4th April 2020
After a stroll with the dog in the reserve that abuts my back yard, I came back to find my back gate ajar.
The dog, as is her habit, was quite a few paces ahead and as she trotted into the yard let out a couple of unusual barks. Not particularly savage or persistent, but something was not right.
As I came through the gate, as is my habit, I locked it and put in the security catch.
As I turned and started to walk towards the house, from between the bushes on the lawn, a male materialised, prompting the dog to bark again.
This man, in his mid thirty’s dressed in black with the regulation Adidas black tracksuit pants, (the crooks uniform) was far from relaxed at being confronted.
He claimed that he had thought this was access to the reserve. Given that a whole street terminates into the reserve 80 meters further south from my back gate, I knew, exactly what he was,—an opportunist thief, sprung.
It was pretty evident that he was drug-affected, displaying the characteristic twitches and avoiding eye contact. He reeked of cologne that he had bathed in probably to avoid washing, (there used to be a myth that Police dogs were put off by strong cologne – you wouldn’t need a dog to track this bloke most non-COVID suffers could do it). I knew from instinct (former plods never lose that) this encounter could end up a mess.
I warned him to watch the dog as he was in her backyard. This was no idle threat as he was in mortal danger from her licking him to death if he showed the slightest interest in her, a common trait of Labradoodles. But Bonnie stood her ground behaving differently to when she is typically confronted by a stranger.
For some reason, drug addicts do not like dogs and dogs return the emotion; it has to be the odour, and or the odd behaviours that make dogs warry which unnerves addicts and in this situation, she would have picked up on my demeanour.
I let him out the back gate without incident with him watching the dog intently as he skirted around me with my faithful dog now set at my side. He then made relatively fast tracks down the reserve path.
The purpose of this note is not really about the drug addict but me, I was now a Victim and standing in a Victim’s shoes. Although the event was minor on the Victim scale, the shoes nevertheless became uncomfortable.
I rang ‘OOO’, and the operator was fine and engaging, and to the choice as to whether I would like the Police to call in, I agreed. As a former plod, it is always good to chat with the current members, and apart from that, I had reported he entered the property from the front but had subsequently determined he most likely came through the back. It may have been useful additional intelligence.
So I waited and waited and waited, and quite a deal later having given up on a visit or follow up I saw the Div Van drive by, so at least I knew they had maybe a cursory look for the suspect. They would have my phone number so a call would have been easy on the drive back to the station.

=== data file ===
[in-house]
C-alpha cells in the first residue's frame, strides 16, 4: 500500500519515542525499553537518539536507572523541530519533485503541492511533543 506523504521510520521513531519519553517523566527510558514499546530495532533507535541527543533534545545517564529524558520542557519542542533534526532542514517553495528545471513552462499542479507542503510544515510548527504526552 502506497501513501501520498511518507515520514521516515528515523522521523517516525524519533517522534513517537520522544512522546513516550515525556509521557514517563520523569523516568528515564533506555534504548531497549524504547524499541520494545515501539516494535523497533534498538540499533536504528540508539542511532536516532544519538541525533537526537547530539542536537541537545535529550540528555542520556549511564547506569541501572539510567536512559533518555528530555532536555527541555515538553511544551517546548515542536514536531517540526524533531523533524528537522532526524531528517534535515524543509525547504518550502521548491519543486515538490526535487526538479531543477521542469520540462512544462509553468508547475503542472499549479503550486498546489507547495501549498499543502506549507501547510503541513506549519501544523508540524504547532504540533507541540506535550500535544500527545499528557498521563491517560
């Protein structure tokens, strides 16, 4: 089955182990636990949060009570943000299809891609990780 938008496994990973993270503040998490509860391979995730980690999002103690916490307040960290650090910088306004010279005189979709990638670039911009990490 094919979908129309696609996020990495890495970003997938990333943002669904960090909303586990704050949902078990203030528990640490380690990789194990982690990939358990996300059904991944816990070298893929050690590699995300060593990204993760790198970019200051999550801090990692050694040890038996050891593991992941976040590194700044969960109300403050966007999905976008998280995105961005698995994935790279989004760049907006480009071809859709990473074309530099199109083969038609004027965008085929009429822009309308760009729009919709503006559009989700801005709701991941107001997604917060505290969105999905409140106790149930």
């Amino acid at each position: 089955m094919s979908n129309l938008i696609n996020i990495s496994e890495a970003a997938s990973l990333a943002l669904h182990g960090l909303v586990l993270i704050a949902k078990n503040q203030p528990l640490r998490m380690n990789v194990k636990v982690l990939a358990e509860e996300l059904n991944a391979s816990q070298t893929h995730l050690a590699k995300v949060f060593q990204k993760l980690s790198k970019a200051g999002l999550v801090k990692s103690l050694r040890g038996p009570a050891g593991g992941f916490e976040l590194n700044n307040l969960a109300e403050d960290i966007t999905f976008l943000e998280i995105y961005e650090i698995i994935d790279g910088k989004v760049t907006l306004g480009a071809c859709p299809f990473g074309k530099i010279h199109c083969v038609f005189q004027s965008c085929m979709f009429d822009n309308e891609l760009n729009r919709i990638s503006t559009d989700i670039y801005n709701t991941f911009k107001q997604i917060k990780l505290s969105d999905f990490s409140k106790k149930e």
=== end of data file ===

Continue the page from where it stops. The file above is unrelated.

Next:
My neighbour is a single mum, and strangely her dog, Friday, (weird name for a dog, but they have a cat called Barry so it sort of works), remained silent throughout the incident, and that was unusual, so I went to check on her.
Fortunately, she and her boys were fine, and Friday had been inside staring down Barry for the last hour or so, willing the cat to make a break for it so a chase would be on.
However, I discovered from my neighbour, who was told by another neighbour, that the person in black had been arrested by the Police and put in the van.
This convoluted story is probably repeated many times an hour right across the state. Still, the issue that gets me is the lack of Victim follow up (service delivery) and given the Police are always asking for public help; you would reason it would be a two-way street, but not so, apparently.
Although it is the members at the coalface that will cop the blame as being lazy and unprofessional, I know enough about Policing to put the blame where it should properly lay.
Clearly, and obviously, this is a management issue where the systems and accountabilities to develop good service delivery practises, either do not exist or are ineffective.
The excuse will no doubt be that they were busy, and it is all down to priorities, that euphemism that explains all Police failures to avoid accountability.
The Community Advocacy Alliance (CAA) has heard many stories where the lack of service is evident. The CAA position is that the allocation of resources is a significant contributor to this and other problems with insufficient Police staffing at the Stations and General Duties patrols. This problem will continue to exacerbate while the current staffing allocations and philosophies persist.
It is not the number of Police in the force, but the numbers of Police Policing.
Chief Commissioner, it is about time you fixed this essential Policing function; you might find greater cooperation from the public if you do.